W dT 34 It should be recognized that equations 33 and 34 are approximations since the pressure in the matrix P is assumed to be a function of 2 only, that is dP /dy=0. This is strictly true only when the liquid flow is normal to the heat flow at all points, which is the case when the ratio of thickness to width t/w is very small. For structures where t/w is relatively large, geometrical correction factors G and G; can be added to the equations. These correction factors are dependent only on the geometry and approach 1 when the liquid flow becomes nearly perpendicular to the heat flow. Generally G and G must be calculated numerically or by analog means.

Equations similar to Equations 33 and 34 can be derived for any strip geometry (at leastwhere the faces are not extremely concave) that can be formed from therectangular geometry max hereinabove described bv stretching or shrinkin the strin in such a manner that they are stretched or shrunk in the same amount in the y direction as in the z direction at each point. The same limitation that the heat and liquid flows are substantially normal to each other still exists. The resulting equations, including the geometric factors, are

replaces l/, in equation 34.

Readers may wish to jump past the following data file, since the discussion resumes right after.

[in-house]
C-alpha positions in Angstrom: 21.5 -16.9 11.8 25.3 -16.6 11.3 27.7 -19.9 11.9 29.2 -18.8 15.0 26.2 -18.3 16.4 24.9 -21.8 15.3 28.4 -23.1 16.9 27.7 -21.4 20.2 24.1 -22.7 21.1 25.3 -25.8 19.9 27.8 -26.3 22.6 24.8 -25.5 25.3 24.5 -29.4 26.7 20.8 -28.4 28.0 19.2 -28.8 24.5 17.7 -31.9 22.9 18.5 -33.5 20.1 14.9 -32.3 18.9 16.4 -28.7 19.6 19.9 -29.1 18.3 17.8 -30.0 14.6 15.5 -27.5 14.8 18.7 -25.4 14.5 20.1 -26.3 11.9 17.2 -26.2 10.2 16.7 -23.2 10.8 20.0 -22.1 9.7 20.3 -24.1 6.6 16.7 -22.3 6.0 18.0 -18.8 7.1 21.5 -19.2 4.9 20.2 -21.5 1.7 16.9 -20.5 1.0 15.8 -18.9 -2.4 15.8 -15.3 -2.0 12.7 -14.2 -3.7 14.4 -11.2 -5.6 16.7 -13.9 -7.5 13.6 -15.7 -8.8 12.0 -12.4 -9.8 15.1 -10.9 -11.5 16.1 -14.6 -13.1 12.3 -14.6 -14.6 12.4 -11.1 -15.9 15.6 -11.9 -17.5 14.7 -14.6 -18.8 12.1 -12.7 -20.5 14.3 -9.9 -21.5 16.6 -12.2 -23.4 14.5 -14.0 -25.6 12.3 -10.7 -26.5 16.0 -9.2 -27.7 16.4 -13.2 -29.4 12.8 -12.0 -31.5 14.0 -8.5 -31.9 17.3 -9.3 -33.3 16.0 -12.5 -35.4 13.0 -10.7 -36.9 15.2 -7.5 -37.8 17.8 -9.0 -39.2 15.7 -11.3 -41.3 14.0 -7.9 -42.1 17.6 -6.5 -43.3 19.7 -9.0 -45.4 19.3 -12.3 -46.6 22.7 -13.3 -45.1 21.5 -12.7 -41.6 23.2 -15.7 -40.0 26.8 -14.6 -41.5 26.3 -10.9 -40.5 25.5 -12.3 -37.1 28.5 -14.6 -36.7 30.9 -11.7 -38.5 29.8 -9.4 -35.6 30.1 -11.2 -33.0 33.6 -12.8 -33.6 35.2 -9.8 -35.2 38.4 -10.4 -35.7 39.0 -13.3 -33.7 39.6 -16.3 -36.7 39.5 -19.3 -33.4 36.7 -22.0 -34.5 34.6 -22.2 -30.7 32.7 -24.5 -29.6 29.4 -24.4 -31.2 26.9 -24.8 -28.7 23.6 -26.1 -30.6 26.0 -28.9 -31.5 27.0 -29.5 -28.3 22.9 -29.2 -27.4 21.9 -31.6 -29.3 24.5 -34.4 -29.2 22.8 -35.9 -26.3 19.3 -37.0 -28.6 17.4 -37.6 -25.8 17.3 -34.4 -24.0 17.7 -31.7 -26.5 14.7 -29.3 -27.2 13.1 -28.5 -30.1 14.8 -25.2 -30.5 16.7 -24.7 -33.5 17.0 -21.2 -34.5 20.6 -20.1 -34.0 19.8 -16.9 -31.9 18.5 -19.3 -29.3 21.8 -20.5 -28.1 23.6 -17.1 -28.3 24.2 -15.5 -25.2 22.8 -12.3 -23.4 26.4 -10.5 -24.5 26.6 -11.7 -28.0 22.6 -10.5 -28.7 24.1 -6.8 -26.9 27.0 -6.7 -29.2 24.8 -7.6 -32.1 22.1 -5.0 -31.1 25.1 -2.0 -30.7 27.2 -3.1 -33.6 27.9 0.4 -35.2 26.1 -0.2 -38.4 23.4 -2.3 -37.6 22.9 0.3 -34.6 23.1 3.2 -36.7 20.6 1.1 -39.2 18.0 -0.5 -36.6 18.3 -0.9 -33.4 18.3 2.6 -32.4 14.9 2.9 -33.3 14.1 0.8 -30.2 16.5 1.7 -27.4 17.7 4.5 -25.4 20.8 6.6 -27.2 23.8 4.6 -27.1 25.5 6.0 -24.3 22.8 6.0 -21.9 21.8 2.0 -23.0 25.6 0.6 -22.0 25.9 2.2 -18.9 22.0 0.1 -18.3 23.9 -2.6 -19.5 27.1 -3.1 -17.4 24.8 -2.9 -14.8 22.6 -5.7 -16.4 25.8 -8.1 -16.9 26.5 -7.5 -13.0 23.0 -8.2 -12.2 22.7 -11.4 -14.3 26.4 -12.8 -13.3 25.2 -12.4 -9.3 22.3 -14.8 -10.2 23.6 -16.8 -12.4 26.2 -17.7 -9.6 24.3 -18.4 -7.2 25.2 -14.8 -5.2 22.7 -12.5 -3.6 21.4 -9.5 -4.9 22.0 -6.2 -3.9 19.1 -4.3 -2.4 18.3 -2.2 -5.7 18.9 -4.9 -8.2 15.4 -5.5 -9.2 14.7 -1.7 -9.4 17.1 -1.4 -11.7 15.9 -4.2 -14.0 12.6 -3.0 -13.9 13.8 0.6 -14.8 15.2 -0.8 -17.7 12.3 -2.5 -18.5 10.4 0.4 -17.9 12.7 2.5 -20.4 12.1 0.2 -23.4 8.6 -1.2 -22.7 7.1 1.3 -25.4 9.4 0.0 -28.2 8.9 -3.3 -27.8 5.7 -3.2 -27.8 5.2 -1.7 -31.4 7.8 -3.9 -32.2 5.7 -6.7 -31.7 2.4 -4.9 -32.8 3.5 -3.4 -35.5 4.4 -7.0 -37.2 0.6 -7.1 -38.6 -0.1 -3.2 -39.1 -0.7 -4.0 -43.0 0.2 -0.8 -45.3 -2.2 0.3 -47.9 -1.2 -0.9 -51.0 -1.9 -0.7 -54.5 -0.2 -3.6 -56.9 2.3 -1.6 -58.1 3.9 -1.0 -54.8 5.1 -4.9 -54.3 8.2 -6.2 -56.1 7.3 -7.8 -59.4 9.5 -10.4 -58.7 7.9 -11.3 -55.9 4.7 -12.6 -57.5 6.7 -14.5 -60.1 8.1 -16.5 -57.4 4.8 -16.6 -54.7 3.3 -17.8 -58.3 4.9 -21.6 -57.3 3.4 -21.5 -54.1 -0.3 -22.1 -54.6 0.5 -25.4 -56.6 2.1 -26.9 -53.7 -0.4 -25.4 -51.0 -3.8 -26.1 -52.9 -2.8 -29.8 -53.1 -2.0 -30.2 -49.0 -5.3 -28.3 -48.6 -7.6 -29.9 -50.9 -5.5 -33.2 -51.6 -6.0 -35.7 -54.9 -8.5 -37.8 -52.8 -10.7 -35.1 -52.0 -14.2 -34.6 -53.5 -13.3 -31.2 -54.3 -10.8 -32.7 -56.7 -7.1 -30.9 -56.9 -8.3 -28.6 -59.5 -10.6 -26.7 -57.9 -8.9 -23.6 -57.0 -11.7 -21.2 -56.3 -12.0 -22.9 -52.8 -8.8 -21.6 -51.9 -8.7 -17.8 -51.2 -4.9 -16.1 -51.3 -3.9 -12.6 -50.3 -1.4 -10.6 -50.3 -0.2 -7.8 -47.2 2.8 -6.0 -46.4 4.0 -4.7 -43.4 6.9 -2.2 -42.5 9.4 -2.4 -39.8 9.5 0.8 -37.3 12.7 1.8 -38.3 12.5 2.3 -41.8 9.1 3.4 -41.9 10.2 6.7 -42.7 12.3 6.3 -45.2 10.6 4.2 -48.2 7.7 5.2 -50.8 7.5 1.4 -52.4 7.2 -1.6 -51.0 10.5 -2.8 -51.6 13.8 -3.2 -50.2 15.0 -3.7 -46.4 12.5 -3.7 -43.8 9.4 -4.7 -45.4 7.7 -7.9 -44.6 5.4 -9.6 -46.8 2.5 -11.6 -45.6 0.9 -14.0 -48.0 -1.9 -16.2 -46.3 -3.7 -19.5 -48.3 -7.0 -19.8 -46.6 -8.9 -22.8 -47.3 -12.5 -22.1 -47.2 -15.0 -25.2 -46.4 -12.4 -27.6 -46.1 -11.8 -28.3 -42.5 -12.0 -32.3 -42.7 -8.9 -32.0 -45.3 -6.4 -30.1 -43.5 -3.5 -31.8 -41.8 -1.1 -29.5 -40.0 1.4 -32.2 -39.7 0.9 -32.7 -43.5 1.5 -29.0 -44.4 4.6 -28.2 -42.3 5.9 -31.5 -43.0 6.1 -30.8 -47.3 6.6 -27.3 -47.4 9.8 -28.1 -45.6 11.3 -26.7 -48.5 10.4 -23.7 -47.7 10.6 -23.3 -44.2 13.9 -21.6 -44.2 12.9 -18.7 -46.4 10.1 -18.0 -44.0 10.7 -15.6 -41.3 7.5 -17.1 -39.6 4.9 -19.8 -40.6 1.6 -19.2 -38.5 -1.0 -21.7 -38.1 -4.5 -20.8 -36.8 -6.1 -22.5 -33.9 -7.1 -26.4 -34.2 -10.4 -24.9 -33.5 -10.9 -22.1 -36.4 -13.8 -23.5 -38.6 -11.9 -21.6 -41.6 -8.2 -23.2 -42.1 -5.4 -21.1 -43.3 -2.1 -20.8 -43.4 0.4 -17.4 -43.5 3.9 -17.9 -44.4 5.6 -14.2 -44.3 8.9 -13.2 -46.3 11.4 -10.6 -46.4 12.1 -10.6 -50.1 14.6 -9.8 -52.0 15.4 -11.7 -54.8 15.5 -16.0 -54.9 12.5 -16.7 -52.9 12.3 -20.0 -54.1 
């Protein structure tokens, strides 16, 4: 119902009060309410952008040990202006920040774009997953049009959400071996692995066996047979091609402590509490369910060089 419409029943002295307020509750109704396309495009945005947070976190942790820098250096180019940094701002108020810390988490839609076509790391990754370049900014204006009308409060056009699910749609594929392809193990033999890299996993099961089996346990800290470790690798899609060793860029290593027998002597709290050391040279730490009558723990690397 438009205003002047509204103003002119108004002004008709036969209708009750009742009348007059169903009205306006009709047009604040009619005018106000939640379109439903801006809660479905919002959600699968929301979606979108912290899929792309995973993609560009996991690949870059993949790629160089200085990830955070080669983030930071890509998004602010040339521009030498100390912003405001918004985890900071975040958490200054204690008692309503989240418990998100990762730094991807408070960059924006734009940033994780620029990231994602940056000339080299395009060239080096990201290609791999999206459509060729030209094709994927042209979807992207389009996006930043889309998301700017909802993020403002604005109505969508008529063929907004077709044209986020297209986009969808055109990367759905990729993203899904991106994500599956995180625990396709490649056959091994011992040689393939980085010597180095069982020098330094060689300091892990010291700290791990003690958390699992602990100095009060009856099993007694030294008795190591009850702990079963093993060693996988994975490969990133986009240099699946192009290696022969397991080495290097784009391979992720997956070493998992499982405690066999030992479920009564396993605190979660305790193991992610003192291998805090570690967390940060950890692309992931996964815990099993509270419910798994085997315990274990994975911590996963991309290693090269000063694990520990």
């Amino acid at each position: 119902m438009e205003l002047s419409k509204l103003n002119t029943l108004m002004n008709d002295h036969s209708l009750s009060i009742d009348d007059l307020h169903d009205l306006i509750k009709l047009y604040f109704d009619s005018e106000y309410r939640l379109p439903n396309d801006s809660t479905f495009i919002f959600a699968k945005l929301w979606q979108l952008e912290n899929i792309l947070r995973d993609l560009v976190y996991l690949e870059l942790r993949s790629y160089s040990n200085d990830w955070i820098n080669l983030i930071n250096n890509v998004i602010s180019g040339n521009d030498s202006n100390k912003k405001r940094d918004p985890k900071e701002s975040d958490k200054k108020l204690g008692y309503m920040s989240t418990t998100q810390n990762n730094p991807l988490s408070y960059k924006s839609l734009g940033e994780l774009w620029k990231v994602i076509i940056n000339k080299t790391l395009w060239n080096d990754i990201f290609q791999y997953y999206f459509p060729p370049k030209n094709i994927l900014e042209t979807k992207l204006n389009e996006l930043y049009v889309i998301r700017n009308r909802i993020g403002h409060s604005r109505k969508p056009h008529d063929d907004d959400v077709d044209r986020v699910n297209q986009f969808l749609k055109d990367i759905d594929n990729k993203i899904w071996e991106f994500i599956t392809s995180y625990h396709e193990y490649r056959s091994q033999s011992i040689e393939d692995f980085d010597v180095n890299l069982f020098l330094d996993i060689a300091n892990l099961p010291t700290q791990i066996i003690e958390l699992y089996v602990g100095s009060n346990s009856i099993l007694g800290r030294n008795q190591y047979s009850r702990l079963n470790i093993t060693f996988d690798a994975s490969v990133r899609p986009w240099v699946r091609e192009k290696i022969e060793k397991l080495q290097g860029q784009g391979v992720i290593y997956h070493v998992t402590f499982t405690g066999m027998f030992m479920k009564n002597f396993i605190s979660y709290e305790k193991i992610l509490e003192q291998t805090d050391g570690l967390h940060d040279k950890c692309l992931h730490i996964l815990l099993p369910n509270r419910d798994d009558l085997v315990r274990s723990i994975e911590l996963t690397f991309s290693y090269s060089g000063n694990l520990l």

A truncated wedge geometry formed from a sector of a flat circular disk of radius R and truncated at radius 1R with liquid applied to the arcuate face and the heating and vaporizing surfaces being the two radial faces forms a particularly useful example of the generalized geometry. Here letting dy=d0 and 37A and where l]! is the mean value of Ur. Thus equation 35 remains unchanged and equation 36 becomes Gains R 1 M The general equation 35 for maximum heat flux as limited in range by equation 36, is applicable to substantially all of the structures of interest. Equation 36 limits the ratio of effective matrix pore surface to volume ratio 8 which can be considered and thus limits the pressure difference AP, external to the vaporizer against which the vaporizer can operate since AP 0'6. This is not a significant limitation in most vaporizer designs, such as in heat pipes or surfaces exposed directly to bulk liquid, since in these cases AP, is small.